You’re correct, Noam. You do not need my approval, that is exactly what I have meant throughout this whole time. Your rights, which are unjustly vulnerated, are inherently yours, not something I should have to give you because it is not mine to give. It is yours by birthright. The fact that people say “I respect their rights” to me is fundamentally wrong, because it means these people are discriminating, maybe in a positive way but it is discrimination nonetheless, and where there is discrimination, there can’t be integration.

        Forgive me if my opinions on the subject have made you think there shouldn’t be a fight for the rights, or to ignore the issue as if it didn’t happen. NO, I never meant that, you should fight for your vulnerated rights, same as us women fought for them when we were treated like sub-humans.
        What I mean to state is that, to me, such differentiation is unconcievable. It should be addressed, but by trying to aquire a normalization about the issue. My country was actually one of the first (if not the first) to instaurate homosexual marriage, and adoption. It is viewed as something normal, a choice, and that’s it.

        That is why I refuse to say “I respect” because it is not mine to give. It is something that belongs to you.

      14. noam

        Sorry, Signatus, I misunderstood you and got defensive. I get the language gap thing, happens to me all the time. I’m sorry if I made your week shittier.

    1. Straw Man

      I don’t think it has anything to do with race: I think he’s trying to say that she was tanned all over–even the no-no places! Which means she must sunbathe (or otherwise cavort around) totally naked! Like, regularly! (And the readers scurry off for another 50 wanks…)

  5. Reveen

    It doesn’t matter how OMGHAWT you are, stripping in front of police officers is gonna get you arrested. Uh, not that I’m speaking from experience or anything.

    That really does sound like one of those “reverse-sexist” types would say. But
    “men are stupid and obsessed with sex” will easily segue into “so evil women control men with vagina!”.

    But I don’t think we have to worry about anything that insidious from Butcher thus far. This is laughably transparent.

  6. Signatus

    Women actually make some heck of good spies, mostly because men rarely see them as threats in comparison to how suspicious they would be around men buying them a drink and feigning interest.
    However, I’m pretty sure these men where wondering WTF was going on with the naked woman, more than it being a sexual thing. The effect would have been the same had it been a man shaking his wang in front of them. Humans tend to get distracted by things that are out of the ordinary. However, one would expect policemen to be above such petty distractions when in duty…

    1. Signatus

      Was thinking exactly the same thing… and the longsword he gets even later on and keeps to himself because… reasons.

      1. braak

        I think the sword he gets is actually the one that the Japanese guy had, which means it’s a Zatoichi-style weapon — both a katana AND a sword-cane.

    2. Emily

      I winced so much when I saw this. Gonna go out and admit my prejudice here (I’m Japanese), but I do actually get personally offended every fucking time a white Westerner decides to use anything Japanese for “omg t3h coolz”. cultural appropriation or something~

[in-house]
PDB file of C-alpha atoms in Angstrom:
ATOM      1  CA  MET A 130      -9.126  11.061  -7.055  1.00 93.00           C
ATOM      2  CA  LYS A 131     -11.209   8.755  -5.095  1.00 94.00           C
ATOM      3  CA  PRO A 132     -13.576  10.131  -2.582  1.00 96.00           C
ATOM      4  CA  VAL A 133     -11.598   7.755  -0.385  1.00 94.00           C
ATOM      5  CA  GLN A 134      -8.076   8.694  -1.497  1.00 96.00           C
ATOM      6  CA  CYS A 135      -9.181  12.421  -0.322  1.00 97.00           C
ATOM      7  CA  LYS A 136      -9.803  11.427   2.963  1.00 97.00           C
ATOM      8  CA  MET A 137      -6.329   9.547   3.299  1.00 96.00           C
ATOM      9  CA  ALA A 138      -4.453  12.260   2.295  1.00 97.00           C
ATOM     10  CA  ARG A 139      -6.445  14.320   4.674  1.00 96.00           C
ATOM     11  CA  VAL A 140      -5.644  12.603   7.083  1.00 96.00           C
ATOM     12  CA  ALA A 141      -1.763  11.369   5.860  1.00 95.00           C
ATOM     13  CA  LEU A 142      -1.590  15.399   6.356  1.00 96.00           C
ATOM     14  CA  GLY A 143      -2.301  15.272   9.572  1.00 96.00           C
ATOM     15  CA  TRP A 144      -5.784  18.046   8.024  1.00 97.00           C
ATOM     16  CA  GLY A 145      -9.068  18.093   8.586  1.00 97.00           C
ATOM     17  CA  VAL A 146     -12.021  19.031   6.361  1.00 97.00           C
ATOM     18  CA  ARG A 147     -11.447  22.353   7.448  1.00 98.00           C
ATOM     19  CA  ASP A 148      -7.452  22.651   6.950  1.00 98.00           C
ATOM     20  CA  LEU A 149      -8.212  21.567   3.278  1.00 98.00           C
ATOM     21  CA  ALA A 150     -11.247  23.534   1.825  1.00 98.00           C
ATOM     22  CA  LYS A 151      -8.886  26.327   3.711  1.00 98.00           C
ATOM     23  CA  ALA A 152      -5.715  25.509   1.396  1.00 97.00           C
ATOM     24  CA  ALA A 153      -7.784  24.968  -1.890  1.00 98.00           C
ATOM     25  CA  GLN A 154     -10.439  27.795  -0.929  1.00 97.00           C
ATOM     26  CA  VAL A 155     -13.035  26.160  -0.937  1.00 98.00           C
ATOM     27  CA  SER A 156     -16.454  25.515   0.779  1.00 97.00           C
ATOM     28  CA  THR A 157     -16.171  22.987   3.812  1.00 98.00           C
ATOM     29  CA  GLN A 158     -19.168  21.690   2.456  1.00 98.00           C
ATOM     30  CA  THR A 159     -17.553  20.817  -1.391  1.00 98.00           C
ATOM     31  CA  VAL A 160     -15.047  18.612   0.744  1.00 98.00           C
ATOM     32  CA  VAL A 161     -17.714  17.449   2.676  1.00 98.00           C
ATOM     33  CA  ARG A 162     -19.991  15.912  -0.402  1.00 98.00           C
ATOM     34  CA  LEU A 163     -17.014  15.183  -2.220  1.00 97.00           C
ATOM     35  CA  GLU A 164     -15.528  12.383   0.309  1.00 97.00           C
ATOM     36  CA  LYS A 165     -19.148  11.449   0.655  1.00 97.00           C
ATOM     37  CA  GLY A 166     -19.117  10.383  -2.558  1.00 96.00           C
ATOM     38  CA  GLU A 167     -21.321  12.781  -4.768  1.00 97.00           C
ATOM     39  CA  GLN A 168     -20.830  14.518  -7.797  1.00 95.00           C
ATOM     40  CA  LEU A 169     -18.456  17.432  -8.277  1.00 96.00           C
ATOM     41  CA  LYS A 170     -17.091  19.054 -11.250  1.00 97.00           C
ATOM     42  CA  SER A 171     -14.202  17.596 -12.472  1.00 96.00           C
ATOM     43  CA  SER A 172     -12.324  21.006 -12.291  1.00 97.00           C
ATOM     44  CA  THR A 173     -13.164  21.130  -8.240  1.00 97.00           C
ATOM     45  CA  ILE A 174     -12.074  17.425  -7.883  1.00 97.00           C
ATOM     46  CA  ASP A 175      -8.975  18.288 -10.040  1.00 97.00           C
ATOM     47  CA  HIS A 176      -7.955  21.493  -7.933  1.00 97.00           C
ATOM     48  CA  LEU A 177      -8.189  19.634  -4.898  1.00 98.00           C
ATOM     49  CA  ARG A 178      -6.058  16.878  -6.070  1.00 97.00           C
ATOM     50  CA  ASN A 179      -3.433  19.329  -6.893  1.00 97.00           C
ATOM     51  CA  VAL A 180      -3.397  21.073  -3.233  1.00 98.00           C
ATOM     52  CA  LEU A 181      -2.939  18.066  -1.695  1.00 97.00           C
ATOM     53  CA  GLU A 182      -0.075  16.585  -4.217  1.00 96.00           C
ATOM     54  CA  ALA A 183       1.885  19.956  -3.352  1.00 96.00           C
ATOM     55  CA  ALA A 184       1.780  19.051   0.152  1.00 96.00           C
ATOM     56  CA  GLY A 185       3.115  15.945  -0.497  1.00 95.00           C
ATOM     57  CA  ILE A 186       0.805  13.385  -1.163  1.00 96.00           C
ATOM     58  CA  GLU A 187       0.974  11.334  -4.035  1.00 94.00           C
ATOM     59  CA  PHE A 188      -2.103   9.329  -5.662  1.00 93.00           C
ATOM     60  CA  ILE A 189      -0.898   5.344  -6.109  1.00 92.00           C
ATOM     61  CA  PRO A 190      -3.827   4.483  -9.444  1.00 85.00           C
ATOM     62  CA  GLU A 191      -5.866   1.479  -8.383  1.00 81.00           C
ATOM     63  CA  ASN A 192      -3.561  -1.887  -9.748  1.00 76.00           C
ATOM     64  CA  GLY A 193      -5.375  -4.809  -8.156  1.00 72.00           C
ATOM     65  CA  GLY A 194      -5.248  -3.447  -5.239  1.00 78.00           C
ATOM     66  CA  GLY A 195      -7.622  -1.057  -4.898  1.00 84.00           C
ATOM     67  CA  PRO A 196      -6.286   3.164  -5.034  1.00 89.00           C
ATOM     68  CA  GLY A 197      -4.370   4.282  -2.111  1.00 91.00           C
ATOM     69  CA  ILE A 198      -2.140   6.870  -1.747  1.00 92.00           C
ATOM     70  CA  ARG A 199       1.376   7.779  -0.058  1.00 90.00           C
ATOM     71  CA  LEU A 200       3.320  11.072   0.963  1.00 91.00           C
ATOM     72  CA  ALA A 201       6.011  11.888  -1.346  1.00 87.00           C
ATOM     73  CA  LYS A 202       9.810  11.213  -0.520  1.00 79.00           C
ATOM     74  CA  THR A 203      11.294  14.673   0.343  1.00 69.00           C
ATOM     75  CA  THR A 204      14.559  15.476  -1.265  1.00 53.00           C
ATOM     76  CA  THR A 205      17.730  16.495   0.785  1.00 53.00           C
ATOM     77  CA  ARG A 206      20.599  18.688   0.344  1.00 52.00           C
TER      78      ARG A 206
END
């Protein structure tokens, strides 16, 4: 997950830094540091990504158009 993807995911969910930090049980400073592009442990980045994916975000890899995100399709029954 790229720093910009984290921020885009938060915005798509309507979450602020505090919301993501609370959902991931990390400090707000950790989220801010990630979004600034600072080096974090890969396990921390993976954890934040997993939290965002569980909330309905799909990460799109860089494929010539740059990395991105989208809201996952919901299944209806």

1. Signatus

        Never understood the obsession with katanas, and I have one hanging from the wall (along with a bunch of other swords, collector’s interest). It is a fine sword, sure, but it makes no fucking sense for a westerner to choose it over a more culturally appropiate weapon. Long swords, gladius, broadswords, scimittars, sabres, there are a broad variety of sharp weapons to be use that make more sense in certain cultural contexts.

        To be totally honest, tho, the katana’s bearer was actually japanese. Harry only came to keep it when he died.

      2. Emily

        Yeah but… why keep it? /sigh Like I’m barely willing to accept that maybe there’s some bullshit in-universe explanation for this, but it’s just a (minor) symptom of the whole business of “Asian things are EXOTIC and INTERESTING and T3H COOLZ so I must have them in my SFF!” and it’s just like “please stop”

      3. Signatus

        That’s what I don’t get. It’s been like, what? 6 books? And Harry still hasn’t found a good bearer for either Fidelacchius (the Katana) or Amoracchius (the londsword)? Why has HE got to find a good bearer when there is a third Knight of the Cross who is far more competent than he at that sort of things?
        Then there is the fact the Katana bearer (whose name I forgot) is the archetypical wise, mystic, old japanese who lives in meditation and the mastery of the body and the spirit and such… which is very original.

      4. Signatus

        All three swords are forged from the three nails used on the cross where Jesus Christ was crucified. That kind of explains it.
        Why a katana was forged from such metal? T’was cool, I guess.

      5. Signatus

        Well, Jesus was crucified by the romans, and the later church adopted latin as their languange. The Knights of the Cross are a holy order linked to the roman catholic church, which does explain the lain names.

        It still does not explain WHY A KATANA!

      6. ssellis

        Sure, but the New Testament was originally written in Koine, marketplace Greek, and while one of the later churches spoke Latin, the other spoke Greek. Of course the Templars are everybody’s favorite lazy cliché historical conspiracy, but on the other hand, contemporary Palestinian Christians have more in common with Orthodoxy than Catholicism—and that’s the Christianity of the East. If an author’s going to be all multicultural on the front end of history, with katanas and whatnot, why not do it on the back end?

      7. Austin H. Williams

        Sselis – Everything you’re saying is spot on. In answer to your question of why Butcher won’t be more accurate/multicultural on the backend, I think we just have to tragically remind ourselves that we’re asking questions someone who is competent and talented would have asked themselves long before. We’re assuming that Butcher’s baseline is, in fact, much, much higher than it evidently is.

      8. Signatus

        Good observation Sselis. If he had limited to european swords, it would have been infinitely easier, but he had to introduce exotic elements because they are cool.

  7. Pingback: Let’s Read The Dresden Files: Fool Moon ch. 15 | Doing In The Wizard